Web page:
John Tucci ’87’s love of lakes began with family vacations to a lake house in Maine when he was a kid. Decades later, he and his wife bought property on Michigan’s Sherman Lake. But something alarming was happening in and around that water. “The first time I tried to take our newly adopted daughter for a swim,” he says, “instead of being on a nice sandy beach—which we’d had four years before—we’re in this mucky goo. The water turns brown; her bathing suit turns brown.”
Sherman Lake was being taken over and deprived of oxygen by Eurasian watermilfoil, an invasive weed now found in bodies of water across most of North America. Tucci feared that within just a few more years, it would render the lake completely unsuitable for swimming, boating or fishing. Meanwhile, the standard treatment—killing the watermilfoil with herbicides—seemed to be merely “loading the bottom of the lake with compost that fueled the next year’s growth,” he says. “I started researching for alternatives to chemical treatment that would not only address the weed growth but make the lake healthier over time.”
In 2007, Tucci founded a business called Lake Savers to help Sherman Lake and others experiencing similar problems; it’s grown into his full-time job. Drawing from his geology major and his many years in business management, consulting and technology—and in partnership with scientists and environmental regulatory agencies—his team installs a system of tubes, compressors and diffusers in each lake to mix and aerate the water. Over months and years, this helps to control the watermilfoil and harmful blue-green algae, allowing beneficial microorganisms, insects and fish to make a comeback.
“We started out with a technology that was produced by another company, and we worked with them to scale it up for application in larger lakes,” he says, including Michigan’s Sherman and Indian Lakes, Illinois’ Turnberry Lakes and New York’s Greenwood Lake, among others. Lake Savers’ process, he says, has also helped improve the drinking-water supply in reservoirs in several states and Puerto Rico.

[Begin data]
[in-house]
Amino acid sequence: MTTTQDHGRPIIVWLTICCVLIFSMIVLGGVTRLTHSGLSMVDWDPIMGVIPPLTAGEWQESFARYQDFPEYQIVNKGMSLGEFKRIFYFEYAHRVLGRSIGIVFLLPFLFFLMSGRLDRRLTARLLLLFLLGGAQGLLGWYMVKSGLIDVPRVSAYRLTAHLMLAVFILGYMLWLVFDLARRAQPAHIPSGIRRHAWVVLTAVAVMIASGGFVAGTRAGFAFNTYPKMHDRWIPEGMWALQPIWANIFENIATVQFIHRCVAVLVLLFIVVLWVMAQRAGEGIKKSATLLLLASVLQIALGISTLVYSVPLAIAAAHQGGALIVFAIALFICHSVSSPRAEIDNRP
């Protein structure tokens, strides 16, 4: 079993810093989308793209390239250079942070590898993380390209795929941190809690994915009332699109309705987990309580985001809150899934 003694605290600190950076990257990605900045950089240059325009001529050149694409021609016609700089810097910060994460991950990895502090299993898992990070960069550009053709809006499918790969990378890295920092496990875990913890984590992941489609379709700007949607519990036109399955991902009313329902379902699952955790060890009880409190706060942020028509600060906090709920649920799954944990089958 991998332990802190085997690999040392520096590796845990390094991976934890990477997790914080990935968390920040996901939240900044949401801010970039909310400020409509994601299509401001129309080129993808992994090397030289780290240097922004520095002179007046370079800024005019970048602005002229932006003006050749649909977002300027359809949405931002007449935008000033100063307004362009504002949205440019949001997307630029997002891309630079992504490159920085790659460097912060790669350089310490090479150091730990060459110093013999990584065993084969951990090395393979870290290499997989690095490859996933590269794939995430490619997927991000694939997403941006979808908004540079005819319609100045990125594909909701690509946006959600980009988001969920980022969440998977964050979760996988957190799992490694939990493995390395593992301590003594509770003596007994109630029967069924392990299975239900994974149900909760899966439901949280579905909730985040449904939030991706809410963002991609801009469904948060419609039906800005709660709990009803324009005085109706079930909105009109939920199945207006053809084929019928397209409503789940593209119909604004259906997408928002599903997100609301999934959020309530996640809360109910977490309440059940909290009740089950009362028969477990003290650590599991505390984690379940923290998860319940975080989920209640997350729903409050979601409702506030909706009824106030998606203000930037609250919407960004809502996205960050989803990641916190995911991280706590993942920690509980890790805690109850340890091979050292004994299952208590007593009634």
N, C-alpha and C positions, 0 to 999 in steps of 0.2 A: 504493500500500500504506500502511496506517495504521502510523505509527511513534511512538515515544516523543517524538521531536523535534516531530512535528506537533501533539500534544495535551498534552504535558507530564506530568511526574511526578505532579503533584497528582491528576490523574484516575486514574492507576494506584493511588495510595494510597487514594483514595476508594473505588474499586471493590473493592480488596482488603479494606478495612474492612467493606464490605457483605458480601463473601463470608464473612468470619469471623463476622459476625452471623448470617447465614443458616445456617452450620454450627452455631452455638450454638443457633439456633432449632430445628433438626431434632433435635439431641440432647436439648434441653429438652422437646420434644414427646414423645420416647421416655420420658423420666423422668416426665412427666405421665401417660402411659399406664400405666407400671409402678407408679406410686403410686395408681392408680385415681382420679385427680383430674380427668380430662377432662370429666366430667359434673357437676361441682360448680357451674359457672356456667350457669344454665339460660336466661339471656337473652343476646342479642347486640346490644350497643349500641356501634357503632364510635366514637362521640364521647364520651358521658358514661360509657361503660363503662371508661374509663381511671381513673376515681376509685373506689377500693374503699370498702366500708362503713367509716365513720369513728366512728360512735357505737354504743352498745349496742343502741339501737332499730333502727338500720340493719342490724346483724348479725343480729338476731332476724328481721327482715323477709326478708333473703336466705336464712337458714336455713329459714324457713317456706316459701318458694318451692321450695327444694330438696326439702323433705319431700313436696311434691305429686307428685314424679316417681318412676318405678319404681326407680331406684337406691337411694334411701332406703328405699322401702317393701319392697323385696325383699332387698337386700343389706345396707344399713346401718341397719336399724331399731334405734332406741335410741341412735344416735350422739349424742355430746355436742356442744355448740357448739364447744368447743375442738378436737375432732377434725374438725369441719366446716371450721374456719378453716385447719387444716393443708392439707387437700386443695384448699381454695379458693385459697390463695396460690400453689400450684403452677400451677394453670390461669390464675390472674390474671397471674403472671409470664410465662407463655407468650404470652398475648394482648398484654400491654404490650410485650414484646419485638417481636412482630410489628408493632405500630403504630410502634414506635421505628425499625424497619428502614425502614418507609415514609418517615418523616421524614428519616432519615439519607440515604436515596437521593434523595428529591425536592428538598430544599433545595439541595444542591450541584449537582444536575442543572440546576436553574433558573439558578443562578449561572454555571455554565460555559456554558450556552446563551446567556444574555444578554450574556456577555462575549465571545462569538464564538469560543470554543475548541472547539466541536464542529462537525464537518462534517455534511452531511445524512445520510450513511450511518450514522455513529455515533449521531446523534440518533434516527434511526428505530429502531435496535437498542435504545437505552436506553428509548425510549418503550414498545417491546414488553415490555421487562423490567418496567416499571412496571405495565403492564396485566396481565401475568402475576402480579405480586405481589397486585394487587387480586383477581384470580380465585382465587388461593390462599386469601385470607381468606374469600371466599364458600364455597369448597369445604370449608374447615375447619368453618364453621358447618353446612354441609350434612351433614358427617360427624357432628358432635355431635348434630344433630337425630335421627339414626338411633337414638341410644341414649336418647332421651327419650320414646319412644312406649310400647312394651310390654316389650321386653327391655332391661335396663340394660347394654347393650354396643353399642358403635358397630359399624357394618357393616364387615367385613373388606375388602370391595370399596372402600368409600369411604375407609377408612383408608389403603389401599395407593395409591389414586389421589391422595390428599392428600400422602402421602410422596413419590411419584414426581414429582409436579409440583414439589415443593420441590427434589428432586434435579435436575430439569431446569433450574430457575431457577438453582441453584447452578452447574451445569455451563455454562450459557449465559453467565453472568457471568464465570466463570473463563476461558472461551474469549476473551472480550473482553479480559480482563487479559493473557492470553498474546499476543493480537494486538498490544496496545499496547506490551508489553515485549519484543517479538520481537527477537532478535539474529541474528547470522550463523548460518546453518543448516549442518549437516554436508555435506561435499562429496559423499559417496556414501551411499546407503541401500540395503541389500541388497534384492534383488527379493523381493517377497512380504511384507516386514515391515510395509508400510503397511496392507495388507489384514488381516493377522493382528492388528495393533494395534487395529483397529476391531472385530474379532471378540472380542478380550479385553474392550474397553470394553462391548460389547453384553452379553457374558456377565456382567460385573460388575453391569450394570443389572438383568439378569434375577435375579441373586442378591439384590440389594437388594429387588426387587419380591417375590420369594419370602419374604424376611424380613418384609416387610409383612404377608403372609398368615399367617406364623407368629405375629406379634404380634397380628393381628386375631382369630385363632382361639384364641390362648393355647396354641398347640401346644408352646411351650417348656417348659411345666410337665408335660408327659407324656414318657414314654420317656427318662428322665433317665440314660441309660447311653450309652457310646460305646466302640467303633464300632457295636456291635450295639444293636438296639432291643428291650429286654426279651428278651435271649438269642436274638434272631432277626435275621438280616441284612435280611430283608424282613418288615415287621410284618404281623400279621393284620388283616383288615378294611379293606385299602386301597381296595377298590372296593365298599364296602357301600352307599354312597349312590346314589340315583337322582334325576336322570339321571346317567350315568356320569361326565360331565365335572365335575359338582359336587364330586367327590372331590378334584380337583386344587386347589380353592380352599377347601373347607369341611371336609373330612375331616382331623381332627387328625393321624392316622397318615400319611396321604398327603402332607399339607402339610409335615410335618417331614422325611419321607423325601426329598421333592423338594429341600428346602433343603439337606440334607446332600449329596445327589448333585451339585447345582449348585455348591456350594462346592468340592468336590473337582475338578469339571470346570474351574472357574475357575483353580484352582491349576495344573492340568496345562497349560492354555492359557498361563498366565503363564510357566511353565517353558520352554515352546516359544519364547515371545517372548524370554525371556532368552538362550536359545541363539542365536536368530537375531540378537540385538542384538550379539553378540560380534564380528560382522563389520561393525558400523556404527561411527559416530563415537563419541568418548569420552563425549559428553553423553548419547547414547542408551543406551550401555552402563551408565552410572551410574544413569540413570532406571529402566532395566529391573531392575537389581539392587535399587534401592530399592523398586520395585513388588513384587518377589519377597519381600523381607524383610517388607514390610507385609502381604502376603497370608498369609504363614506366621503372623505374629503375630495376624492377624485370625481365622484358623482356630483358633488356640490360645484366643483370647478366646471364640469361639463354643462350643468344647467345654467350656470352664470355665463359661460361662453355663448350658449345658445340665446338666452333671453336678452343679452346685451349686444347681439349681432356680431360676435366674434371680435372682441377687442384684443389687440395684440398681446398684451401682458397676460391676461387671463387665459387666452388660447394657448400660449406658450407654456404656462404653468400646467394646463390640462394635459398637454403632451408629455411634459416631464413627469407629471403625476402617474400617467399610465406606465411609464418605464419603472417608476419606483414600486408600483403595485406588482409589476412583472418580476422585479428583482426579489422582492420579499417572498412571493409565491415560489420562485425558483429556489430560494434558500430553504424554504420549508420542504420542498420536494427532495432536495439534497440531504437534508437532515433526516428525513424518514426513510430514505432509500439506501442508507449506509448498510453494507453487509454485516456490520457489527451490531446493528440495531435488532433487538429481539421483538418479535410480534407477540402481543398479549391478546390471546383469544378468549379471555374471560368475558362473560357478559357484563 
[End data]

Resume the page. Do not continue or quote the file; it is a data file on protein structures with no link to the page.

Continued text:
Tucci hopes to expand Lake Savers into larger national and international projects, “to clean up polluted waterways that have large economic consequences.” The company has started a small pilot project on Cape Cod, for instance, to figure out ways to address the excessive nitrogen in saltwater estuaries that is affecting the shellfish industry. Many bodies of water are polluted by runoff of fertilizers from surrounding farmland; Tucci would like to develop technology to harvest those nutrients from lake bottoms and reuse them in fisheries and on farms.
He would also like to publish scientific data relating to Lake Savers’ work. More systematic research needs to be done into how the company’s process affects local flora and fauna—but his customers’ anecdotal evidence about fish, frogs and birds, he says, is consistently positive.
Take Tucci’s own Sherman Lake: Not only has much of the brown “mucky goo” given way to clearer water, but “for the first time ever, we had a loon living on our lake for most of this summer.”
Katherine Duke ’05 is the magazine’s assistant editor.